The reality that Americans are becoming more overweight each year is not new information. What is often not appreciated, however, is the staggering dimensions of this problem. To illustrate:
- In 1999, 61 percent of US adults were overweight or obese, 13 percent of children aged 6 to 11 were overweight, and 14 percent of adolescents aged 12 to 19 were overweight. For the child and adolescent category, this represents a 200 percent increase over the past thirty years, according to the Centers for Disease Control and Prevention. 300,000 deaths are associated with obesity each year in the US.
- At any given time, 40 percent of American women and 25 percent of American men are trying to lose weight, according to the American Obesity Association. In other words, roughly 45 million Americans go on a diet each year.
- Every year U.S. consumers spend between $30 to $40 billion on diet foods, drinks, pills, books, videos, cassettes, gyms, weight-loss programs and other items to help manage their weight.
- In a study of more than 50,000 women who participated in the Nurses’ Health Study, each two hours of increased TV watching was associated with a 23 percent increase in obesity and a 14 percent increase in diabetes. The Harvard University researchers wrote that TV watching raises these risks because it replaces physical activity and fosters unhealthy eating patterns, including overeating.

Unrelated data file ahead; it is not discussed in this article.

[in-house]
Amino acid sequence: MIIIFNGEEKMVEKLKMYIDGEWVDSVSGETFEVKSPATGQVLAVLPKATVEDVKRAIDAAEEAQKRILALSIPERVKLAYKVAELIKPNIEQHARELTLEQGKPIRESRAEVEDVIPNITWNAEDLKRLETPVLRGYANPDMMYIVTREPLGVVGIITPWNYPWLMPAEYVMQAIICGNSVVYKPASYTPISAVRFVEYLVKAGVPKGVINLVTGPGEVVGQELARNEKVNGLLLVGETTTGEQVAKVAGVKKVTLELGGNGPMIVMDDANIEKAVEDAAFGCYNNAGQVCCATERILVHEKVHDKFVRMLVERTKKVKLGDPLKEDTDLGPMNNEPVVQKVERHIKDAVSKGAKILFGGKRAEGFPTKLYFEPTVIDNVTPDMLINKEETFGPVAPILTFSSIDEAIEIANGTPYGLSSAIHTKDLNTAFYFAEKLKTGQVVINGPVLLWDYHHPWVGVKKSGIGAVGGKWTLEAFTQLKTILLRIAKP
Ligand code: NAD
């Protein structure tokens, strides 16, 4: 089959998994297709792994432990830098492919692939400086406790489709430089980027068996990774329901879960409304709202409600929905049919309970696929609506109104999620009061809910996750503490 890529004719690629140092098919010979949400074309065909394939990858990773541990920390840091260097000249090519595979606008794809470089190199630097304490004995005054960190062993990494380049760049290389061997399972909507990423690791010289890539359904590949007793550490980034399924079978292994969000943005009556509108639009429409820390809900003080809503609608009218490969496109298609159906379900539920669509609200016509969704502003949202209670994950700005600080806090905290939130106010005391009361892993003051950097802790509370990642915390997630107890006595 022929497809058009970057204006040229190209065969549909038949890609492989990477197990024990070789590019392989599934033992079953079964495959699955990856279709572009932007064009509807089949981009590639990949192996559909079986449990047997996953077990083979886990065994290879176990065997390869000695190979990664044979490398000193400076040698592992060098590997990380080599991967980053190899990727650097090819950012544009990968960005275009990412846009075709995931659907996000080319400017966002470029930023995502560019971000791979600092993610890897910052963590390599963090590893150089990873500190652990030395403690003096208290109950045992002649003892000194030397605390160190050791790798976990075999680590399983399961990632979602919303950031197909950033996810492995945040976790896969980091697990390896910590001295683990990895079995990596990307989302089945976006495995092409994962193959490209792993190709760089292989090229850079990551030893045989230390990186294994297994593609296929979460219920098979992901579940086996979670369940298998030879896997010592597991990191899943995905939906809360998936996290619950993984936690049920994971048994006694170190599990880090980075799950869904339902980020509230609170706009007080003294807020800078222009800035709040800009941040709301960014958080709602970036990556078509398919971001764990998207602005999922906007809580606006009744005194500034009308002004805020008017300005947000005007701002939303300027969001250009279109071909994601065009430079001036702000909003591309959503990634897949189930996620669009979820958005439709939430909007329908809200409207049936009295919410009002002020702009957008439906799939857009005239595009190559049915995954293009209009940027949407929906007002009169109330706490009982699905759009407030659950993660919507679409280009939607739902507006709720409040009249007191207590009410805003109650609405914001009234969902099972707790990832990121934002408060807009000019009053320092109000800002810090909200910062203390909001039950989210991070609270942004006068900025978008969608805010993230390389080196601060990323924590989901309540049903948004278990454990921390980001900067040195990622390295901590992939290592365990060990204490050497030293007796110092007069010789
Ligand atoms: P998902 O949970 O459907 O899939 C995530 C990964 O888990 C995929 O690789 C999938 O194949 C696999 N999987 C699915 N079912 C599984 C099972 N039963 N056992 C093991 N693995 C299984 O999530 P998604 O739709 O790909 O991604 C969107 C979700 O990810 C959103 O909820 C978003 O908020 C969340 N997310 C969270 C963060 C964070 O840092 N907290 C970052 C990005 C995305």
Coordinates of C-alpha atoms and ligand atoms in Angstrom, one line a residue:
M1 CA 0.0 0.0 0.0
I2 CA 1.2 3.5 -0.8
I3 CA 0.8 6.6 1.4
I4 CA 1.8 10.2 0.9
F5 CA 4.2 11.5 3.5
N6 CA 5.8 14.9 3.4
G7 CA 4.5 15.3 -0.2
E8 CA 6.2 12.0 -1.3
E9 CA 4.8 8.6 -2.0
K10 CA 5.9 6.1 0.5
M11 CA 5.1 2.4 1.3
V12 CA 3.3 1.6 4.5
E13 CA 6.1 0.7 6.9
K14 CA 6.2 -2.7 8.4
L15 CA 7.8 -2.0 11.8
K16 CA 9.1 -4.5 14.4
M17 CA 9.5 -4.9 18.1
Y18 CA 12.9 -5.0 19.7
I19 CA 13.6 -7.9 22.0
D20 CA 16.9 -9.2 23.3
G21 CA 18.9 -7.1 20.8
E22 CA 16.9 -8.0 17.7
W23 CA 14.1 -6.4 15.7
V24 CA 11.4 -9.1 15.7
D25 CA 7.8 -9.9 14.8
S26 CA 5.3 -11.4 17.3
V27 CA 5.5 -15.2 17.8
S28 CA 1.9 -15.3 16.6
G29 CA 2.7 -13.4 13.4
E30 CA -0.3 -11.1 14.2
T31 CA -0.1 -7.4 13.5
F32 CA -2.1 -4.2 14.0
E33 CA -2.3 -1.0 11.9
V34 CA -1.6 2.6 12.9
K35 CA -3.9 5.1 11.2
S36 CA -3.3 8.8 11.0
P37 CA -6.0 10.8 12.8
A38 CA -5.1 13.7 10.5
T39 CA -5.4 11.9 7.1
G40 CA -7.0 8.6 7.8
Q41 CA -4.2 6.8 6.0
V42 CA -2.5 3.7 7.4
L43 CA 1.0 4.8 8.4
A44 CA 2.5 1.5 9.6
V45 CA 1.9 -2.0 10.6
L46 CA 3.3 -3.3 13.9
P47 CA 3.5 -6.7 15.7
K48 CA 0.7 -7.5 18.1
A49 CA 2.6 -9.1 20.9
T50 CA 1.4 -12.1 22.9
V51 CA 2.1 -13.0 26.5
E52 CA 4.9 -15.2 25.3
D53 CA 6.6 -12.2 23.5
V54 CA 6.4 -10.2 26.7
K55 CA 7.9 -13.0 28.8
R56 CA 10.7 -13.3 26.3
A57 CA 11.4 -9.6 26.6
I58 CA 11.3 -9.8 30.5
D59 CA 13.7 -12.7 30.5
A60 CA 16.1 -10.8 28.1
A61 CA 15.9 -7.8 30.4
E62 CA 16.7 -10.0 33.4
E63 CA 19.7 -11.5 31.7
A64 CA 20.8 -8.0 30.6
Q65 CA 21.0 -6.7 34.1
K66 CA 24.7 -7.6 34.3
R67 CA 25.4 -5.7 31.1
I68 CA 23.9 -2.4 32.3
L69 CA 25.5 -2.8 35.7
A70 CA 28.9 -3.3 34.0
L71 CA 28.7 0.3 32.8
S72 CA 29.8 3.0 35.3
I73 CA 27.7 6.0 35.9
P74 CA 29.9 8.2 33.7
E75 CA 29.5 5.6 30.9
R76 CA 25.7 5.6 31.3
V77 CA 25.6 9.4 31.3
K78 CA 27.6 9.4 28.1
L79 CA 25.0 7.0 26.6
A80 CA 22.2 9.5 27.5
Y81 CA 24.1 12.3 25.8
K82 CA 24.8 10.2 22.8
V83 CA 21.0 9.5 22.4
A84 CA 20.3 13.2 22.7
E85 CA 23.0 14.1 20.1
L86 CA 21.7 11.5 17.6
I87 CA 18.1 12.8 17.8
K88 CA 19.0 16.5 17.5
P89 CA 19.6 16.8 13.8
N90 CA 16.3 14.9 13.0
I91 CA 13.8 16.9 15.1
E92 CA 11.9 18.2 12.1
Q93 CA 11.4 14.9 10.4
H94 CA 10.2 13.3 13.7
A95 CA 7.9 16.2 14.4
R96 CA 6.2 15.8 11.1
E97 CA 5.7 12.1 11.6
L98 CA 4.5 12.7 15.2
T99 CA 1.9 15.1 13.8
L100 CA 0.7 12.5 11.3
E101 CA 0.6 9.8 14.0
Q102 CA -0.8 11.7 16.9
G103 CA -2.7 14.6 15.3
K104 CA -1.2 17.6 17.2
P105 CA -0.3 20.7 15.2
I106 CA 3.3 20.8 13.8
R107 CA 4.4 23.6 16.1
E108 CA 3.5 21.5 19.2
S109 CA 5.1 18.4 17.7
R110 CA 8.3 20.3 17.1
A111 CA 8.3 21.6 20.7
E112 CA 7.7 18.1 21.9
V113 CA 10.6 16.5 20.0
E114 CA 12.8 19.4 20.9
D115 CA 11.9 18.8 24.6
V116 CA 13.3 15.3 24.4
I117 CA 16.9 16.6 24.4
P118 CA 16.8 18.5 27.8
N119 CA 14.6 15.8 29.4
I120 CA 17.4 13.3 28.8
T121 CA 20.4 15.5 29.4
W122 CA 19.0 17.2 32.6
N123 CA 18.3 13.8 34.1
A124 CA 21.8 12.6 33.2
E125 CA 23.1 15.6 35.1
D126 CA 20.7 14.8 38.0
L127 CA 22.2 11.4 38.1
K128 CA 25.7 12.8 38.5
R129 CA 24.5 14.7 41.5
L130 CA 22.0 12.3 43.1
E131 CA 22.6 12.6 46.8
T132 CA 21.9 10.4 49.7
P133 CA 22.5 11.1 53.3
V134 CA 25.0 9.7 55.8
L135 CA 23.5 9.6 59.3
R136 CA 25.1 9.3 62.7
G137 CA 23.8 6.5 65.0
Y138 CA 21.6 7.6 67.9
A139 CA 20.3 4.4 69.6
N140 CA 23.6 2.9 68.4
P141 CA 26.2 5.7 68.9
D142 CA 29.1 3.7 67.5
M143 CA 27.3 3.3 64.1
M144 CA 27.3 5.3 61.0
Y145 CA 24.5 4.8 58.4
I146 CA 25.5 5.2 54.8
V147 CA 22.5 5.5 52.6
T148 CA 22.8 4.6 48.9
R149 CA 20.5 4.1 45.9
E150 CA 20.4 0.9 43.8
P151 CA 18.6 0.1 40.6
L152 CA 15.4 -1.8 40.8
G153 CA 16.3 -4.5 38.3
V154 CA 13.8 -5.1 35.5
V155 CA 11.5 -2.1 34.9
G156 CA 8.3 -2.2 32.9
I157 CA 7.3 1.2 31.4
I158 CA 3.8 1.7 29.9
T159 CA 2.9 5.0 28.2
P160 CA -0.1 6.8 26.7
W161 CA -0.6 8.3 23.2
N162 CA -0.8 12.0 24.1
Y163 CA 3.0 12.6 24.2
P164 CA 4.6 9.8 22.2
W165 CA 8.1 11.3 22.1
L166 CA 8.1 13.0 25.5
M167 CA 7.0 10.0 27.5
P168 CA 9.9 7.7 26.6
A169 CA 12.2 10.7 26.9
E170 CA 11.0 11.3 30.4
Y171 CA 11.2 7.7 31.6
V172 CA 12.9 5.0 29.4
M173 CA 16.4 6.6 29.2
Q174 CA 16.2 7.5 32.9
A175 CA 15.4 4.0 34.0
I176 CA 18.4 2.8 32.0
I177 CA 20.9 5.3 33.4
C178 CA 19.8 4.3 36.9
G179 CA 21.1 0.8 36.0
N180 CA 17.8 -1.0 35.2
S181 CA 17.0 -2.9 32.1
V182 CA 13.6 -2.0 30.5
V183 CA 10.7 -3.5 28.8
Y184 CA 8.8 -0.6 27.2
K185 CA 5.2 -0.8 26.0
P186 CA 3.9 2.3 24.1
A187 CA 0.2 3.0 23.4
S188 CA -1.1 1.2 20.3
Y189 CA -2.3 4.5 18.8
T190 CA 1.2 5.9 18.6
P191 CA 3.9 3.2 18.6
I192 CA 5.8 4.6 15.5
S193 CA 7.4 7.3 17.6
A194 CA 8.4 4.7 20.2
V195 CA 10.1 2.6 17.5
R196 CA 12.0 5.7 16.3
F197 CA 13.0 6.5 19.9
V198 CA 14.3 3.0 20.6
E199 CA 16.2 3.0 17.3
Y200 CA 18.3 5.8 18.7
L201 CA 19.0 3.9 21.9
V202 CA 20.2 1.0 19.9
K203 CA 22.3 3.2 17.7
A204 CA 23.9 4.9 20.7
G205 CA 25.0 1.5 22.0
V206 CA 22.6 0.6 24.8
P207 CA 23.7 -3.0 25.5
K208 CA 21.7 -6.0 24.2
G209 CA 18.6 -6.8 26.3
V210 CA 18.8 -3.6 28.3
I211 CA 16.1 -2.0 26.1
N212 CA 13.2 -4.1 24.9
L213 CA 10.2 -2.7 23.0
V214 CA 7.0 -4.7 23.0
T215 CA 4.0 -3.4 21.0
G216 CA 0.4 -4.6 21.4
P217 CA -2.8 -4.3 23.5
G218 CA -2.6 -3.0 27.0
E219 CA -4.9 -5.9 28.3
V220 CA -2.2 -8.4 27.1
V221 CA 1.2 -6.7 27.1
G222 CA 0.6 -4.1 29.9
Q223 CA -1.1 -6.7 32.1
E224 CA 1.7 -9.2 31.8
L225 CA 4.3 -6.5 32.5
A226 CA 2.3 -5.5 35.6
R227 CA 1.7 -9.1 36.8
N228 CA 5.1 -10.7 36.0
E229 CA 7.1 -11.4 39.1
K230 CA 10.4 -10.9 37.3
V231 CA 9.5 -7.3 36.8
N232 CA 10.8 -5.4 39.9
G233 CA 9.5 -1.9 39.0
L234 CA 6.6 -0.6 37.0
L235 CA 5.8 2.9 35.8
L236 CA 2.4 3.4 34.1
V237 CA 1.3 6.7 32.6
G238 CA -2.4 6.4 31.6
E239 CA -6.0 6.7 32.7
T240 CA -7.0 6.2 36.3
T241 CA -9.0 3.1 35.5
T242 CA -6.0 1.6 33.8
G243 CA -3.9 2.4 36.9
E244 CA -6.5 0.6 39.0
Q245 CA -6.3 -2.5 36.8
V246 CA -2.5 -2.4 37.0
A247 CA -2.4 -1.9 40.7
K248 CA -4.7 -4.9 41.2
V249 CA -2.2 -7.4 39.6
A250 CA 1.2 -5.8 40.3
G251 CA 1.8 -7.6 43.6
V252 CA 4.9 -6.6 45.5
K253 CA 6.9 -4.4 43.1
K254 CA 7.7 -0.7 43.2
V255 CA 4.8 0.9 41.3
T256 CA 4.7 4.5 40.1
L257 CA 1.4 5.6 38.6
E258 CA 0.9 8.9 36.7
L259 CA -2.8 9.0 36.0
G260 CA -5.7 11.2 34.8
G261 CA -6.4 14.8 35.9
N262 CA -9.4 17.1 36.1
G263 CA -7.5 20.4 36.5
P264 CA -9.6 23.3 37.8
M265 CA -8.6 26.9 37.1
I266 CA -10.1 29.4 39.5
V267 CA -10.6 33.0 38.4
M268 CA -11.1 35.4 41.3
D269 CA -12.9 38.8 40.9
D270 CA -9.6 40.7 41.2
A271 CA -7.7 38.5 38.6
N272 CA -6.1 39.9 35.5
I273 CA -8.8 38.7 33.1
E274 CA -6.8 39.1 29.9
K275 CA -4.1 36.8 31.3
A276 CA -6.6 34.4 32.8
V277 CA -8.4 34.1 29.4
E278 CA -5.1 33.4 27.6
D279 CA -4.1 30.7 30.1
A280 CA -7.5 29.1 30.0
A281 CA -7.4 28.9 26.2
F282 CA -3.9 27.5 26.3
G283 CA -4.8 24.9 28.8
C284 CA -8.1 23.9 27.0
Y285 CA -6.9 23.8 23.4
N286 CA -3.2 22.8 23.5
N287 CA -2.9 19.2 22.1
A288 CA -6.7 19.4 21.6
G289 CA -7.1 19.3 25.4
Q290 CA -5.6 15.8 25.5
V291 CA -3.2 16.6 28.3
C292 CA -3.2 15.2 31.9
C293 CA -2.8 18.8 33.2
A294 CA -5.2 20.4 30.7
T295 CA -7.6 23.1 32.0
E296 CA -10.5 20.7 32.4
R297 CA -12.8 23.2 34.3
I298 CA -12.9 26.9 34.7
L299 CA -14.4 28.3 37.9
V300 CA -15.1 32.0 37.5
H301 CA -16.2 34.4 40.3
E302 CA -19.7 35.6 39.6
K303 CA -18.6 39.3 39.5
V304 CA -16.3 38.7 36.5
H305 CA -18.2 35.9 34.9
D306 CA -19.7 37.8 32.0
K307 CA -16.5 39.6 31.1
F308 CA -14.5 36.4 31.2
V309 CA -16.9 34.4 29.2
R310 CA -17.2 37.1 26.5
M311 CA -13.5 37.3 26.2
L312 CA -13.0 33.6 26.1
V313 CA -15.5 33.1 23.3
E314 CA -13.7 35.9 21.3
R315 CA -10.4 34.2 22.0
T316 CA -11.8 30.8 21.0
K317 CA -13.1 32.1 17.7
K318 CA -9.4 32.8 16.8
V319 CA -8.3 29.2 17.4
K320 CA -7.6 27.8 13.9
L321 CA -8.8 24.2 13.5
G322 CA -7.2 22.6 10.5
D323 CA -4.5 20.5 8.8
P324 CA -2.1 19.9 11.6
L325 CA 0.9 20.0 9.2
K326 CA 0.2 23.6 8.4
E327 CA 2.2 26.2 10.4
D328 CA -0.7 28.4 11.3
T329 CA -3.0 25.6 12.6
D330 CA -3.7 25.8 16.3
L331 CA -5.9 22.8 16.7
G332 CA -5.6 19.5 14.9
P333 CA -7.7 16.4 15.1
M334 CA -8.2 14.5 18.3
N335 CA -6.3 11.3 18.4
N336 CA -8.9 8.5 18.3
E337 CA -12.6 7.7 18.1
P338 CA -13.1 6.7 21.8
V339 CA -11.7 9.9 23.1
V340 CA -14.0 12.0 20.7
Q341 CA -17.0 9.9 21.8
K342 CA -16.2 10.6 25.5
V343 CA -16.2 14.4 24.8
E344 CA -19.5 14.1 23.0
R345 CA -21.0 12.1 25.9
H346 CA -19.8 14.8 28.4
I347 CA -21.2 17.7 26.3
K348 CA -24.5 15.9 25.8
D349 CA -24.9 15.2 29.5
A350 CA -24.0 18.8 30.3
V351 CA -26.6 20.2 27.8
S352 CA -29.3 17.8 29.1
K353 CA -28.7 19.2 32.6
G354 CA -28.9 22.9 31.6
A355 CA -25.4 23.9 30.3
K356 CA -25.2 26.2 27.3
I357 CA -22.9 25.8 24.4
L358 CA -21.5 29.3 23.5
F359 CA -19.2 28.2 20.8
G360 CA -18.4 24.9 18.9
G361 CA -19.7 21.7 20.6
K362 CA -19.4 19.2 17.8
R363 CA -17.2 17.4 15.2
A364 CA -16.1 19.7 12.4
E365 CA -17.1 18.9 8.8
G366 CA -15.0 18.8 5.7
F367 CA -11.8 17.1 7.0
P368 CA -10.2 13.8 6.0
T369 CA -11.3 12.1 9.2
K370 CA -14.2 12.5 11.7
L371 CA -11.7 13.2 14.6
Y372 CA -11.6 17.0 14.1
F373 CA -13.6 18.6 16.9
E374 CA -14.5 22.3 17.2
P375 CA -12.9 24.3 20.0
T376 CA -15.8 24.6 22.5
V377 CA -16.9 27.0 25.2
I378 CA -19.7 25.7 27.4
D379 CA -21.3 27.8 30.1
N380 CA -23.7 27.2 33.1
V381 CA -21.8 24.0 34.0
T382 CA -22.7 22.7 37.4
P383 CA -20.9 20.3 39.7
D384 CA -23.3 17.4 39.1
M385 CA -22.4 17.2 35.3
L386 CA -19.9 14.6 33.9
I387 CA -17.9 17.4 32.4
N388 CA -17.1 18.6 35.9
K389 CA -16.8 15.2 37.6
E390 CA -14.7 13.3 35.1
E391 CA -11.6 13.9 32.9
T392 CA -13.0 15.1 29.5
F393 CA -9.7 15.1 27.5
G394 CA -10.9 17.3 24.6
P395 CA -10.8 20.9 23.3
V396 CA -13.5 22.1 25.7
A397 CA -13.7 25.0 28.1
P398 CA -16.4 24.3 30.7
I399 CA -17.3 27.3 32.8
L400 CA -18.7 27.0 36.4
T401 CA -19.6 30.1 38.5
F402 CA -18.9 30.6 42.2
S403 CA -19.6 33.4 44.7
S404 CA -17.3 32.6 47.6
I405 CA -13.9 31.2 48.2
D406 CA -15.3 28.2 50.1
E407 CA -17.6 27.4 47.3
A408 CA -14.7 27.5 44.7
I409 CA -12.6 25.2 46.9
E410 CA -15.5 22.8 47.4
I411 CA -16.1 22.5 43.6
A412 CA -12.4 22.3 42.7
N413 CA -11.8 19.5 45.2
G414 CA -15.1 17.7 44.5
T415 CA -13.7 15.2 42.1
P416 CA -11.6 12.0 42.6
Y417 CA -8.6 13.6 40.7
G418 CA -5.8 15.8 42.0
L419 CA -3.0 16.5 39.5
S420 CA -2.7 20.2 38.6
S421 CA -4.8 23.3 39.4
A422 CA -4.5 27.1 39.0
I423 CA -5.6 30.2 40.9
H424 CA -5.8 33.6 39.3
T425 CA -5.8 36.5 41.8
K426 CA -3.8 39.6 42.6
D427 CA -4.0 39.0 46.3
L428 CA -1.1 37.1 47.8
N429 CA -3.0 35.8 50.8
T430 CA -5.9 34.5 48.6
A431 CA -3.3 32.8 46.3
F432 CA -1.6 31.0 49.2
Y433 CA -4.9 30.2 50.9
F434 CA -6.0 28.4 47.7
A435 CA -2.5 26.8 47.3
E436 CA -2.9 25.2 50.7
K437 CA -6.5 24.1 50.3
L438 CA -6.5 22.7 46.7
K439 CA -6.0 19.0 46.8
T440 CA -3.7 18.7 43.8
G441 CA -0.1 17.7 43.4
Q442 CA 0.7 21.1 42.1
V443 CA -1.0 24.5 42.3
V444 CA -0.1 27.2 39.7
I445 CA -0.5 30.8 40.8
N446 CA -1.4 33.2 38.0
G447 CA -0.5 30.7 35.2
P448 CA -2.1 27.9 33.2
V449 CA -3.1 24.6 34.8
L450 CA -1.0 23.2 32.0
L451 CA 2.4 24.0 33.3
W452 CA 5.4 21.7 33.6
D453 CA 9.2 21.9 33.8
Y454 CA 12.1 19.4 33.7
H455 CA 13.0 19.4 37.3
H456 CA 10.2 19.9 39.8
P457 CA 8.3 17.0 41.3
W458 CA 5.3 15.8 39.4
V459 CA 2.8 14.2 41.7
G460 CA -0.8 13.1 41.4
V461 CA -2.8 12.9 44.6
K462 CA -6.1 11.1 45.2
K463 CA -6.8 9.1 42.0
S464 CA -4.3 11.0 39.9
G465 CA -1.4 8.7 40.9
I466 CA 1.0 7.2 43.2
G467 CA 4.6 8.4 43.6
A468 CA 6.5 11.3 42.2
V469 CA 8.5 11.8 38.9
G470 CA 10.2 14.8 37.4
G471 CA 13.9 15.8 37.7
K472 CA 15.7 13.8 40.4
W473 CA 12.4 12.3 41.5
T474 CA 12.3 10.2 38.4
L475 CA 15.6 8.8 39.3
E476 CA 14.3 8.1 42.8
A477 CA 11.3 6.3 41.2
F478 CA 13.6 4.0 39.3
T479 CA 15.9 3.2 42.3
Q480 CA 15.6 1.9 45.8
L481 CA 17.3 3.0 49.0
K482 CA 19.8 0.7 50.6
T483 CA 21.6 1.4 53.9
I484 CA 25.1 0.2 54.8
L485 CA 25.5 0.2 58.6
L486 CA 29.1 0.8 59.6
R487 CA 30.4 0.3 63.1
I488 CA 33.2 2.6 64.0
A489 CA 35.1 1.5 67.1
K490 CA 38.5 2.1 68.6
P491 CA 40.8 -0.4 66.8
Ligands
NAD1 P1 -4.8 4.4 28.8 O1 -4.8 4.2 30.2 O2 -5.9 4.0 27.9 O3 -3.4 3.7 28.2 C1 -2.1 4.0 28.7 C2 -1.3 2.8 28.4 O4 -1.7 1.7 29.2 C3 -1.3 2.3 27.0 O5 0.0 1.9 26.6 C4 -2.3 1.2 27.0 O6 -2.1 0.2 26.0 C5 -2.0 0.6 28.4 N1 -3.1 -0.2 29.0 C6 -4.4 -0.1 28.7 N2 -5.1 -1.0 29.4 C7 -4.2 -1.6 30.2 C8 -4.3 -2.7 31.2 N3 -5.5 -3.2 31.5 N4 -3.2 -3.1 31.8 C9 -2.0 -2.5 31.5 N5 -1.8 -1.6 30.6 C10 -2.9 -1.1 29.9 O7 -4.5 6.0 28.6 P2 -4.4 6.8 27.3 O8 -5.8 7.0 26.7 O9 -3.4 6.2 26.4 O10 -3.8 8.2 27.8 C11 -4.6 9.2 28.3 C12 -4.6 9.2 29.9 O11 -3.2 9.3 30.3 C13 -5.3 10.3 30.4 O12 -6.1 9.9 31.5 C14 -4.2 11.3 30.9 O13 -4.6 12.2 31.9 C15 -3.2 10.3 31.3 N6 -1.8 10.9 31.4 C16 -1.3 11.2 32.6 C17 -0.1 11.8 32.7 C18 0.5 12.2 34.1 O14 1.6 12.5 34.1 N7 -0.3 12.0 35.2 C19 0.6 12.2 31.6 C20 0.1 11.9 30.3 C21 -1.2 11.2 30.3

- The chemical control approach to weight management frequently leads to tragedy. For example, doctors in the 1930s prescribed dinitrophenol, a pesticide. While it did sped up metabolic parameters, it also caused organ failure and blindness. In 1997 the U.S. Food and Drug Administration removed the diet drugs fenfluramine and phentermine (“Fen-Phen”) from the market after doctors found a possible link with heart valve deformations. Despite this, Orlistat, which can block the body’s absorption of up to 30 percent of dietary fat, produced $552 million in sales last year for the Roche Group of Switzerland, about 2.5 percent of the company’s total sales.
It is particularly sobering that this weight management “epidemic” continues to exist despite the wide range of healthy and unhealthy weight loss options available to the American public. Both the naturopathic and the Chinese medical outlooks suggest that such a spectacular lack of success points to a deeper cause that has yet to be fully appreciated.
Getting to the Root
Consistent with its philosophical perspective, the conventional medical approach to weight loss is externally-focused and body-centered. This translates into a fixation on flesh, function, and food. Each aspect of this triad has been, and continues to be, minutely scrutinized in the hopes of finding a “magic” (or at least profitable) pill, formula, or diet.
In contrast, natural medicine is internally focused and ecologically-centered. In other words, the approach concentrates on self-nurturance and balance-in-context rather than self-treatment and image management. Unhealthy weight gain is seen as one sign of an unbalanced system and is considered within the parameters of an individual existing in a particular environment. So, for example, a executive in a high pressure career living a sedentary lifestyle would be assessed and guided in a way that was significantly different from a student with body image issues addicted to comfort foods.